Viento de agua: the rain is here.

Author:Mangual, Rudy
Position:Entrevista
 
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Founded in New York City, over a decade ago, by percussionist Hector "Tito" Matos and reedman Ricardo Pons, Viento de Agua (meaning "rain-bearing wind") shocked the Latin music world with its powerful contemporary sound, as applied to its unique interpretations of the traditional rhythms of Puerto Rico. Currently re-established in said Caribbean island, the 13-member ensemble is now enjoying the release of its sophomore production Fruta Madura, as reflected in the following telephone interview with bandleader Tito Matos, speaking from his home in the Puerto Rican city of Santurce.

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Rudy Mangual: Congratulations on Viento de Agua's new release Fruta Madura (Ripe Fruit). Take us to the beginning of your musical journey.

Tito Matos: Born and raised in Santurce, I was surrounded by and immersed in the local music scene as a child, and started playing professionally in my teen years. By the mid-1980s, I was a member of the folkloric group "Los Pleneros de la 23 Abajo," which interpreted the traditional Puerto Rican rhythms of bomba and plena.

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RM: Are you a self-taught percussionist?

TM: Yes, I basically learned to play and understand the intricacies of the rhythms of Puerto Rico in the streets of Villa Palmera, a section of Santurce known as an incubator and home of the folkloric culture of the island. I have dedicated myself to mastering all the traditional rhythms associated with bomba and plena, as well as mastering the use of the traditional percussion instruments utilized in producing these rhythms, such as the panderetas (rim drums) in the rhythms of plena, and the barriles (barrel drums) in the rhythms of bomba, as well as many other minor percussion instruments. In Villa Palmera, I initially learned from the traditions of the Cepeda family. Led by the late Rafael Cepeda (a master of Afro-Puerto Rican folklore), the Cepeda family is one of the island's leading exponents of the bomba and plena rhythms, and it is responsible for the survival of the traditions and education about such genres. Later on, I took some workshops with other folkloric masters, such as Felix Diaz and Jesus Cepeda, but in the end, the streets of Villa Palmera folklore provided my best education, musically and culturally.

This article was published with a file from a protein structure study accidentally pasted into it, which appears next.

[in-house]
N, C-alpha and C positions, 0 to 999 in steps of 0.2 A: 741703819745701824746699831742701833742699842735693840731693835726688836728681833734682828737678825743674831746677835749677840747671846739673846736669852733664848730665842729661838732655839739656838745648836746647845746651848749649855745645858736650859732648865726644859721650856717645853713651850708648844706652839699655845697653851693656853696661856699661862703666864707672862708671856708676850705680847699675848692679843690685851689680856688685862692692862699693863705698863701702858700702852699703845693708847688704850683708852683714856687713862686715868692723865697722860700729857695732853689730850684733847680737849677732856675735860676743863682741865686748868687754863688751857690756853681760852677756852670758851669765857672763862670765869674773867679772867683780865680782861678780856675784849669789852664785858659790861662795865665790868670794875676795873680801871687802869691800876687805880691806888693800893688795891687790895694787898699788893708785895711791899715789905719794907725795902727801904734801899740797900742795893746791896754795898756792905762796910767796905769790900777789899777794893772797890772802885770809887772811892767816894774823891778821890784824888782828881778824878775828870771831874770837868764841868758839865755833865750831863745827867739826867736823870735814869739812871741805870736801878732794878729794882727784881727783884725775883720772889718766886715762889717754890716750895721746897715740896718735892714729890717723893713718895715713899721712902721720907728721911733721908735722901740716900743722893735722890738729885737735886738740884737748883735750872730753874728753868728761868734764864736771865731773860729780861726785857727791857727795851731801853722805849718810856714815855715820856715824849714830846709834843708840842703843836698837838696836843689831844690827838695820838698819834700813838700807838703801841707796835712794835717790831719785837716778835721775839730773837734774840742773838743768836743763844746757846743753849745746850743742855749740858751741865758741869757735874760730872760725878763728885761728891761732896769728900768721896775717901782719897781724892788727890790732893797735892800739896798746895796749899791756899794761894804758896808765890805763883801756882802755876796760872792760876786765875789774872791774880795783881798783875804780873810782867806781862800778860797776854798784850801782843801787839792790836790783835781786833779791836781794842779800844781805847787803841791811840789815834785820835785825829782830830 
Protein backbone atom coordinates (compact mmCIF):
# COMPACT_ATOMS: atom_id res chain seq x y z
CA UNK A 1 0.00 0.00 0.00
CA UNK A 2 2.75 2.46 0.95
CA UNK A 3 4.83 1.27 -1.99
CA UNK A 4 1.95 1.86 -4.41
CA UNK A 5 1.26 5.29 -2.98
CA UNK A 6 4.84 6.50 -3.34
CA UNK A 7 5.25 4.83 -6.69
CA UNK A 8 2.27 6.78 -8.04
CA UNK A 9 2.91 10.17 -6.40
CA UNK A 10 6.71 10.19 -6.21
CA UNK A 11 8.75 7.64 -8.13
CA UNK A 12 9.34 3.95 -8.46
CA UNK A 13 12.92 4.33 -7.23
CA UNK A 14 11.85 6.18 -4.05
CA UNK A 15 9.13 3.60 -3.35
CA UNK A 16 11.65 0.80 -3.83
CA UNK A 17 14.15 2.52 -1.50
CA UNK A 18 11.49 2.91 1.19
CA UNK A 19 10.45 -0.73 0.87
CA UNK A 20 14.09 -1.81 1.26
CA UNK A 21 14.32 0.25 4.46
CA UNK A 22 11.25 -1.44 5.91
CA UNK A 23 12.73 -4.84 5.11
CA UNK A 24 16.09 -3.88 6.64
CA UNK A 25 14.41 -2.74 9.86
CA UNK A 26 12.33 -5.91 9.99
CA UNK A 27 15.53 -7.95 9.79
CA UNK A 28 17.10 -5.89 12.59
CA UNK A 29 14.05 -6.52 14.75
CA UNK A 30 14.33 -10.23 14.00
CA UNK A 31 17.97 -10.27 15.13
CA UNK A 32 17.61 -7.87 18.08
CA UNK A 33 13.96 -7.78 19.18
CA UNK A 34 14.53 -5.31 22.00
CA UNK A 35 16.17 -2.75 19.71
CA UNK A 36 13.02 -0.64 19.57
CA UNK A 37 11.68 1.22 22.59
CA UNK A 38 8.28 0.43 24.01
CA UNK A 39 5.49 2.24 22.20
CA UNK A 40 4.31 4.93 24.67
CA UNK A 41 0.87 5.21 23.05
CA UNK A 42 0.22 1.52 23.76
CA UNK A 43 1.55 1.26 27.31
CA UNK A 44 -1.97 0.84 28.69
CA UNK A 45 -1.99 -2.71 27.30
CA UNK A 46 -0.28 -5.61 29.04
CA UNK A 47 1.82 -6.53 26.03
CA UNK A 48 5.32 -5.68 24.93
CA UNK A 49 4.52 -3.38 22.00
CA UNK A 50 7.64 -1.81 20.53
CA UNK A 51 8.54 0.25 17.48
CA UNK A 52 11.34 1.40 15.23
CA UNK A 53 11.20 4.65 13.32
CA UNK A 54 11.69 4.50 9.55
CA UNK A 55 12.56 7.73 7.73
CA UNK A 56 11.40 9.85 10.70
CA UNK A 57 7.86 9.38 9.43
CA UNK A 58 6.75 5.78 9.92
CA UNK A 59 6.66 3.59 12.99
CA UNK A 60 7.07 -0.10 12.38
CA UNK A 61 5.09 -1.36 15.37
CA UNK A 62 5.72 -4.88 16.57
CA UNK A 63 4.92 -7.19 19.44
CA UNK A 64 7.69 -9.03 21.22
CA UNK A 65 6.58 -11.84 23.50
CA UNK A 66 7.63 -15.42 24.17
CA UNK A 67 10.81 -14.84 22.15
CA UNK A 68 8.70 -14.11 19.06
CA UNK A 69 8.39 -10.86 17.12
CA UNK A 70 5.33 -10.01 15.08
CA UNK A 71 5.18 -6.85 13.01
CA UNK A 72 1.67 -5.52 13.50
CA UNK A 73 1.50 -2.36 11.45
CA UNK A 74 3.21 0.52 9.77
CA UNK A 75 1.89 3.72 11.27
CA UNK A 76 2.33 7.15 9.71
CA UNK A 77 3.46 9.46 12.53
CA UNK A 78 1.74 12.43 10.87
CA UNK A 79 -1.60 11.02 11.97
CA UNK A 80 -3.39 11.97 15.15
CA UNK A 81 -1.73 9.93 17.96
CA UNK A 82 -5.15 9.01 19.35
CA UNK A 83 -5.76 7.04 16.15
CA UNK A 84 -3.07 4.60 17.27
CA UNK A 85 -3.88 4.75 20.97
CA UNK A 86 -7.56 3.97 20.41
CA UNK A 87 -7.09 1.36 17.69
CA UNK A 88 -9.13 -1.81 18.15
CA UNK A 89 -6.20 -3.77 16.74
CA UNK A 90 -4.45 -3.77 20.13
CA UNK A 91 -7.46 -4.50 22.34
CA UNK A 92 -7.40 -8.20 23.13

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RM: Can you please describe these instruments to our readers?

TM: Panderetas are hand-held rim drums used to produce the main rhythms of the Puerto Rican...

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